Past and present Peace Corps directors celebrated the 50th anniversary of a speech given by Former President John F. Kennedy ’40 announcing his intention to form the Peace Corps in a forum yesterday evening.
The discussion, sponsored by the JFK Jr. Forum at the Harvard Kennedy School, focused on the Peace Corps’ past accomplishments and future goals.
The directors discussed the Peace Corps’ achievement in connecting Americans with the rest of the world, while making an impact on the everyday lives of the countries it has served.
“In this globalized economic world, it’s important we understand people outside our borders and they should understand us,” said Former Peace Corps Director Elaine L. Chao.
Current Director Aaron S. Williams spoke of his visit last week to Ghana, the first country to host Peace Corps volunteers, noting that the impact of the Peace Corps is still visible.
“The Peace Corps allows Americans to engage in different cultures, learn another language, and to promote world peace and friendship,” he said.
The event, titled “Answering Kennedy’s Call to Service”, included a recording of Kennedy’s original speech and news footage of NBC’s coverage of the anniversary. The directors praised Kennedy’s ability to motivate Americans to serve, but also recognized that today’s Peace Corps needs to adapt to a changing world.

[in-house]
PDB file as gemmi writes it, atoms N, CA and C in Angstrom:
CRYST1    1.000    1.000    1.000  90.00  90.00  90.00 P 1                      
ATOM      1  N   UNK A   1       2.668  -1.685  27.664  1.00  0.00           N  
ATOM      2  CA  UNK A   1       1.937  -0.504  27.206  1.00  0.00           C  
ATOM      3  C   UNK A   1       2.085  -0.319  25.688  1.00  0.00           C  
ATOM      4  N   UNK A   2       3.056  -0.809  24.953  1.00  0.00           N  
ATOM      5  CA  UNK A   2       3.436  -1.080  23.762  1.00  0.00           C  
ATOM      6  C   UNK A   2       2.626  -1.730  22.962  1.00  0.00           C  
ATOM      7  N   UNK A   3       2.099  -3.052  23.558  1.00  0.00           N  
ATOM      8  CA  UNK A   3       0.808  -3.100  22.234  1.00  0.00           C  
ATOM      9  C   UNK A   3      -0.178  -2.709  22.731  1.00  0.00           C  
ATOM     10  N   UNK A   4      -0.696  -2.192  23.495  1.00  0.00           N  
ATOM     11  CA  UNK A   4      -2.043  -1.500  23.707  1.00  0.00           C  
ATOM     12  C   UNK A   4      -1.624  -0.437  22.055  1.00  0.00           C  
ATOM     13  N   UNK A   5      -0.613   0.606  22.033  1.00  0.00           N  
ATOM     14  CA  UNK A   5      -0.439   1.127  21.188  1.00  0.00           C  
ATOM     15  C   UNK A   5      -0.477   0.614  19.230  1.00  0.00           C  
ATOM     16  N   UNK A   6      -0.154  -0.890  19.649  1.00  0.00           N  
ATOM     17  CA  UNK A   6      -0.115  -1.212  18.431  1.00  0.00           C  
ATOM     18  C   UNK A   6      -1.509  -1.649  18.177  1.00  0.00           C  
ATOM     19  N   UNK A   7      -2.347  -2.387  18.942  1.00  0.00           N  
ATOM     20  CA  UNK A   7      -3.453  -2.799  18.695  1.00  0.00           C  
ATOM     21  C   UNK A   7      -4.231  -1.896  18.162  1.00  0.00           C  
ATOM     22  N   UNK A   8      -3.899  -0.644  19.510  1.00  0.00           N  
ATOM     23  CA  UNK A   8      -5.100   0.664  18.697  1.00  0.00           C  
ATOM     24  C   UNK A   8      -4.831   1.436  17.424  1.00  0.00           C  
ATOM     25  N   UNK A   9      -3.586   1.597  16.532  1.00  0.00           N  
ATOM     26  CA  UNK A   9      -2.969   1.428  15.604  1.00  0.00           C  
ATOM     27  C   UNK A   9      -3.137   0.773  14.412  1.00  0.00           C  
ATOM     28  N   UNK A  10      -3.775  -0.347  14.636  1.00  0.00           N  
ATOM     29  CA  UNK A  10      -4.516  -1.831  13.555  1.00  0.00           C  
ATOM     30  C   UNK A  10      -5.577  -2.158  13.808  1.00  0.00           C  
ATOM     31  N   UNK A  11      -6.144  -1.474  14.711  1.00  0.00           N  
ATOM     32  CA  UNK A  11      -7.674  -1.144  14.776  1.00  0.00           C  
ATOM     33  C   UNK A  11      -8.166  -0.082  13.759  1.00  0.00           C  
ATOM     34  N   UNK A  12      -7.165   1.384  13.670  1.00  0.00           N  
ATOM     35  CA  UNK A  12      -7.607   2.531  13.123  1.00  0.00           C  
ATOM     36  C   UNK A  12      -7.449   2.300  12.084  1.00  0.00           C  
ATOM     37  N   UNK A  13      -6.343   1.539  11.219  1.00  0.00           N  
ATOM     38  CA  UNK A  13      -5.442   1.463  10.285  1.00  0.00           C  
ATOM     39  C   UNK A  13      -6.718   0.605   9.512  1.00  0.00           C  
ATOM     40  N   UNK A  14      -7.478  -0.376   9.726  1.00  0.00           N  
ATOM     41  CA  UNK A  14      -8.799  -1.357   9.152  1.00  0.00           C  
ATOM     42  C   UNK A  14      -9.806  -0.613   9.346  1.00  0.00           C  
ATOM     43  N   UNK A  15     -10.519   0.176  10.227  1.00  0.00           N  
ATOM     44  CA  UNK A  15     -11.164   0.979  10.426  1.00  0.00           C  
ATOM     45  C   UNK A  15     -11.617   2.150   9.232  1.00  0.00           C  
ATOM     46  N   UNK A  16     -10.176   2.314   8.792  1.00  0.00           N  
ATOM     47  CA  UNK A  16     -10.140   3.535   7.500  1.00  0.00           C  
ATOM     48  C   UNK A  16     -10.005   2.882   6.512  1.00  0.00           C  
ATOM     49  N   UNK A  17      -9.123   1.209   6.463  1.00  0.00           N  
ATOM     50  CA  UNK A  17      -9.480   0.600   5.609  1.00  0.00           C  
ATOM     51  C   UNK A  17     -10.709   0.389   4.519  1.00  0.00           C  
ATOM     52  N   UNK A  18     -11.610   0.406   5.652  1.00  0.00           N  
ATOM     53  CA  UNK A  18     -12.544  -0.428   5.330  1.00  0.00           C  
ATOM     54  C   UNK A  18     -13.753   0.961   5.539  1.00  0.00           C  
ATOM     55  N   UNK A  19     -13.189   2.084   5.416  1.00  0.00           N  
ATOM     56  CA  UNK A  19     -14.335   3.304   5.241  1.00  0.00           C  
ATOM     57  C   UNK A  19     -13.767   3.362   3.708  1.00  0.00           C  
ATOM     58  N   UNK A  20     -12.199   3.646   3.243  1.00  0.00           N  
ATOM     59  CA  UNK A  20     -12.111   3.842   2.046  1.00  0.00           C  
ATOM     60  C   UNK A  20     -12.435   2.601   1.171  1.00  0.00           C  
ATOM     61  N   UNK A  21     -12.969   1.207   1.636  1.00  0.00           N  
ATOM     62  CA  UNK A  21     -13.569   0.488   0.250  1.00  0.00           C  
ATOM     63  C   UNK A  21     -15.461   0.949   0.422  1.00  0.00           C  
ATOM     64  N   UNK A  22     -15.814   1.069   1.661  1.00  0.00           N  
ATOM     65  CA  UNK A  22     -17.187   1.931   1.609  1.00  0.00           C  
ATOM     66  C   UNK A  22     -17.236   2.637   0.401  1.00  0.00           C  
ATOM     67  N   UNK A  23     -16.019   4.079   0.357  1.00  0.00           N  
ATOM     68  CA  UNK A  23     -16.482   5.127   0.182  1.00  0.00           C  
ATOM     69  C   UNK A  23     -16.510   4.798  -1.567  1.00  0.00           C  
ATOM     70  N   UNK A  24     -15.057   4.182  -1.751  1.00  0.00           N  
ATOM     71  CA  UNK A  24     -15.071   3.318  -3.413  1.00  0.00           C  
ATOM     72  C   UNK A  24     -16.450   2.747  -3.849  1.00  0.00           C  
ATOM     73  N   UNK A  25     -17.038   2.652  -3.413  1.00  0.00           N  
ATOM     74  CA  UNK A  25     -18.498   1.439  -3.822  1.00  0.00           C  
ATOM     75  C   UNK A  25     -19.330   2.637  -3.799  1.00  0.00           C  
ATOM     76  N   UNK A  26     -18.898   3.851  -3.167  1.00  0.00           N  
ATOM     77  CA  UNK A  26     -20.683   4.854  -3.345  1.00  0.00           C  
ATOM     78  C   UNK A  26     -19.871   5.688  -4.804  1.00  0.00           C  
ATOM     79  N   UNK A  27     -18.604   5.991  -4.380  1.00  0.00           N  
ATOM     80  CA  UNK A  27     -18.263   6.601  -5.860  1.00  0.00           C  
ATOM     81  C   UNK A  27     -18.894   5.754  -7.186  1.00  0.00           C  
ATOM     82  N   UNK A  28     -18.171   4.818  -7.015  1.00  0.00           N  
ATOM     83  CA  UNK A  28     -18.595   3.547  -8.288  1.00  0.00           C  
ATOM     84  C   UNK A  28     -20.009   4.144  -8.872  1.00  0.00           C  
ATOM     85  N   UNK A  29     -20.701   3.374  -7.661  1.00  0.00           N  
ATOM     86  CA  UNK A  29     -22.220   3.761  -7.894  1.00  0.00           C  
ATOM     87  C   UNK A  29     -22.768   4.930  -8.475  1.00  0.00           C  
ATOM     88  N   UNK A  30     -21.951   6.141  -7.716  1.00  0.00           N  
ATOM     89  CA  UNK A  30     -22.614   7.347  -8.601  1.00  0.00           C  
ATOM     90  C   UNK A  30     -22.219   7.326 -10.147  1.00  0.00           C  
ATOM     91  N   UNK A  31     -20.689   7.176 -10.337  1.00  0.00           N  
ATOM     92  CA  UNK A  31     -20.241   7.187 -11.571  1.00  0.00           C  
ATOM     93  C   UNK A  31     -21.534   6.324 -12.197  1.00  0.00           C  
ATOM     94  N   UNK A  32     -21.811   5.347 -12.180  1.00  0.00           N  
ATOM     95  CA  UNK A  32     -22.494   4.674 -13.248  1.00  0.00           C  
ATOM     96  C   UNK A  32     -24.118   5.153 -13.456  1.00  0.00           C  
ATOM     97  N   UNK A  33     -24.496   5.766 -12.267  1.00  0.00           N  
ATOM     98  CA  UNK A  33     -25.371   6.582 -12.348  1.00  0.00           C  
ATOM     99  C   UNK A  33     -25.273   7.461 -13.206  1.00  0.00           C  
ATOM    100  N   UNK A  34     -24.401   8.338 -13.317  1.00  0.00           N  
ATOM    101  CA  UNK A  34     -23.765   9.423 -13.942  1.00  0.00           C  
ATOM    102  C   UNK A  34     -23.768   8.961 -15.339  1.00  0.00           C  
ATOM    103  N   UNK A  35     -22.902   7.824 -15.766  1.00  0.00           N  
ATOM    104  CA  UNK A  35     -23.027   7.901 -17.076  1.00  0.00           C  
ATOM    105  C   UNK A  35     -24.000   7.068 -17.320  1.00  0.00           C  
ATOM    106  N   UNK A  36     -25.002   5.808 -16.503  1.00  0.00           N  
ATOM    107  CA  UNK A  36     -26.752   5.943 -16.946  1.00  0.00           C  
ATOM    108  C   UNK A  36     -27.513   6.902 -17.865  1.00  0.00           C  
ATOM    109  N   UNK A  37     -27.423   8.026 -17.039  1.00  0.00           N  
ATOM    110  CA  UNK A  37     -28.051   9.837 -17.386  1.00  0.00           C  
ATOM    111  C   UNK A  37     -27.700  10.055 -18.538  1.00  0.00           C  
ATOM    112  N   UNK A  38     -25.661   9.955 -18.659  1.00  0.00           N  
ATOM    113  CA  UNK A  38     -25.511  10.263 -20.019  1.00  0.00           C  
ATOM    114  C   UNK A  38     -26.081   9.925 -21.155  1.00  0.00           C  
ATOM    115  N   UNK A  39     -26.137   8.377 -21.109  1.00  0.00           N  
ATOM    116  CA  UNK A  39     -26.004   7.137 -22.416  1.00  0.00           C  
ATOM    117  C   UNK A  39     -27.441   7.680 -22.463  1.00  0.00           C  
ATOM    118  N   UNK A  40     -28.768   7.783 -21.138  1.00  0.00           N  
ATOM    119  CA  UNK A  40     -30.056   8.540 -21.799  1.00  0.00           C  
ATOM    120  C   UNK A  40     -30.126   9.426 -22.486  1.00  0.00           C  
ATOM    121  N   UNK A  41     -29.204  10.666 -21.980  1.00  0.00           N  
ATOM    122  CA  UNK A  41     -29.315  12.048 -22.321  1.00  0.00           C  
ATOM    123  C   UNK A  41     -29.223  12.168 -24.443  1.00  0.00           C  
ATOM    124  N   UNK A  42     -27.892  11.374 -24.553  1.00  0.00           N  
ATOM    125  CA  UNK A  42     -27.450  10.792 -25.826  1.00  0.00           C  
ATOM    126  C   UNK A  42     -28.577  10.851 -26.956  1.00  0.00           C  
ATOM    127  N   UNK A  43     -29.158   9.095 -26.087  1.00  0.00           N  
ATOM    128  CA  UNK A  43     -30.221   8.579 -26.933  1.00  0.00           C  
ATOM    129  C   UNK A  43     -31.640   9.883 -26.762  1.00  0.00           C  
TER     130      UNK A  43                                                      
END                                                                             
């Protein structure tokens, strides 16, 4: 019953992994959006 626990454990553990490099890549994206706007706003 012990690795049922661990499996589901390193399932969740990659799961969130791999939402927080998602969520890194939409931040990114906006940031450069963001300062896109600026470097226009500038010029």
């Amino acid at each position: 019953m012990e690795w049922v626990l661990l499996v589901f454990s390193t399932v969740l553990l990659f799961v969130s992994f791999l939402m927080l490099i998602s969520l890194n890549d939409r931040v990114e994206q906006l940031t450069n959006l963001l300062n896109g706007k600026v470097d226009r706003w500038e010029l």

“I think it may be time for those of us who care about the Peace Corps to cast an unflinching eye at the Peace Corps today, to contemporize it for the next fifty years,” said Former Peace Corps Director Mark D. Gearan ’78.
His suggestions focused on incorporating advancing technology in volunteer work, and increasing funding and scale, allowing for more volunteers.
Former Peace Corps Director Gaddi H. Vasquez added that the organization should encourage participation from a broader group of ethnic backgro]unds. “One of the aims of the Peace Corps is that it look more like the panel sitting here tonight,” he said, referring to the diversity of the speakers.
Over the past 50 years, approximately 1,200 Harvard alumni have volunteered in the Peace Corps, with 19 currently serving, according to Williams.
Peace in Palestine No Longer PossibleIn the coming decades, observers will ask themselves how the region slid from the promise of the Oslo Accords to these lows. They may discover that this last month’s events were the watershed moment when both sides committed their next generation of youth to the never-ending conflict.